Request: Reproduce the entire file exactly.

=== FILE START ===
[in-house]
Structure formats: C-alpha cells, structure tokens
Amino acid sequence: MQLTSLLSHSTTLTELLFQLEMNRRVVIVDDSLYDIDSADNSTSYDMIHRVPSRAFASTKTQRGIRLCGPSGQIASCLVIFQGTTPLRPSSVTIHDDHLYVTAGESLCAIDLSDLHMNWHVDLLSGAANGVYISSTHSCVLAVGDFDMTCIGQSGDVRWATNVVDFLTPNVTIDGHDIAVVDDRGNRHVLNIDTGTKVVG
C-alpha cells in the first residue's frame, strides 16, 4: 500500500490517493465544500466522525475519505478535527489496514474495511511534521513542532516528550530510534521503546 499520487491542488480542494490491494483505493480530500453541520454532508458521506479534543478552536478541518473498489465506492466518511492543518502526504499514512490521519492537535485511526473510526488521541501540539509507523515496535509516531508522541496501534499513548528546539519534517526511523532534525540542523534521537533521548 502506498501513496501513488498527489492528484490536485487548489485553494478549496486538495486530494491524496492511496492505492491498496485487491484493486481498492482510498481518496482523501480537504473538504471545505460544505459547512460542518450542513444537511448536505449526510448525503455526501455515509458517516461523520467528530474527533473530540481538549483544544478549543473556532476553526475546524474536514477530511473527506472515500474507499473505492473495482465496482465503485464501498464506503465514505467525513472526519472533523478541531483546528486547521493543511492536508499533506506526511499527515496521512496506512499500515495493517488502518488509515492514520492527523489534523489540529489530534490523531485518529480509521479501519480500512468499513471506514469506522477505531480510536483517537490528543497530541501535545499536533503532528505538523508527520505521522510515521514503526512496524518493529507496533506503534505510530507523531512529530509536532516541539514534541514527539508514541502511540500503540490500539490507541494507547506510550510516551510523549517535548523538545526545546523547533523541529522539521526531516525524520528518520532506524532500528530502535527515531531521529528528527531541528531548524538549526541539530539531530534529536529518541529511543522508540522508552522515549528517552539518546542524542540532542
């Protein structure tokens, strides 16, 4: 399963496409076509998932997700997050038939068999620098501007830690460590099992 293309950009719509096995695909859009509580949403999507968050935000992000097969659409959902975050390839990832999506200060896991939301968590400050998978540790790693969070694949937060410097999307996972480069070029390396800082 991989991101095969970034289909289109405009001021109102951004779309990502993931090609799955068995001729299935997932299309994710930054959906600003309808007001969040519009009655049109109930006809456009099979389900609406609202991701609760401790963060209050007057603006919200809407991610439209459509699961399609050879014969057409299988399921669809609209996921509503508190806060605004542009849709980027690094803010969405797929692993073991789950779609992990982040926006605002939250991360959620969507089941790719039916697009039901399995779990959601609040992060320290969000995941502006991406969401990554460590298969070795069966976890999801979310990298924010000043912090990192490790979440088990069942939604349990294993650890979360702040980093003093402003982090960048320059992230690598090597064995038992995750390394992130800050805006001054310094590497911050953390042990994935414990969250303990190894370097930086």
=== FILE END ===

[in-house]
Structure formats: C-alpha cells, structure tokens
Amino acid sequence: MQLTSLLSHSTTLTELLFQLEMNRRVVIVDDSLYDIDSADNSTSYDMIHRVPSRAFASTKTQRGIRLCGPSGQIASCLVIFQGTTPLRPSSVTIHDDHLYVTAGESLCAIDLSDLHMNWHVDLLSGAANGVYISSTHSCVLAVGDFDMTCIGQSGDVRWATNVVDFLTPNVTIDGHDIAVVDDRGNRHVLNIDTGTKVVG
C-alpha cells in the first residue's frame, strides 16, 4: 500500500490517493465544500466522525475519505478535527489496514474495511511534521513542532516528550530510534521503546 499520487491542488480542494490491494483505493480530500453541520454532508458521506479534543478552536478541518473498489465506492466518511492543518502526504499514512490521519492537535485511526473510526488521541501540539509507523515496535509516531508522541496501534499513548528546539519534517526511523532534525540542523534521537533521548 502506498501513496501513488498527489492528484490536485487548489485553494478549496486538495486530494491524496492511496492505492491498496485487491484493486481498492482510498481518496482523501480537504473538504471545505460544505459547512460542518450542513444537511448536505449526510448525503455526501455515509458517516461523520467528530474527533473530540481538549483544544478549543473556532476553526475546524474536514477530511473527506472515500474507499473505492473495482465496482465503485464501498464506503465514505467525513472526519472533523478541531483546528486547521493543511492536508499533506506526511499527515496521512496506512499500515495493517488502518488509515492514520492527523489534523489540529489530534490523531485518529480509521479501519480500512468499513471506514469506522477505531480510536483517537490528543497530541501535545499536533503532528505538523508527520505521522510515521514503526512496524518493529507496533506503534505510530507523531512529530509536532516541539514534541514527539508514541502511540500503540490500539490507541494507547506510550510516551510523549517535548523538545526545546523547533523541529522539521526531516525524520528518520532506524532500528530502535527515531531521529528528527531541528531548524538549526541539530539531530534529536529518541529511543522508540522508552522515549528517552539518546542524542540532542
């Protein structure tokens, strides 16, 4: 399963496409076509998932997700997050038939068999620098501007830690460590099992 293309950009719509096995695909859009509580949403999507968050935000992000097969659409959902975050390839990832999506200060896991939301968590400050998978540790790693969070694949937060410097999307996972480069070029390396800082 991989991101095969970034289909289109405009001021109102951004779309990502993931090609799955068995001729299935997932299309994710930054959906600003309808007001969040519009009655049109109930006809456009099979389900609406609202991701609760401790963060209050007057603006919200809407991610439209459509699961399609050879014969057409299988399921669809609209996921509503508190806060605004542009849709980027690094803010969405797929692993073991789950779609992990982040926006605002939250991360959620969507089941790719039916697009039901399995779990959601609040992060320290969000995941502006991406969401990554460590298969070795069966976890999801979310990298924010000043912090990192490790979440088990069942939604349990294993650890979360702040980093003093402003982090960048320059992230690598090597064995038992995750390394992130800050805006001054310094590497911050953390042990994935414990969250303990190894370097930086």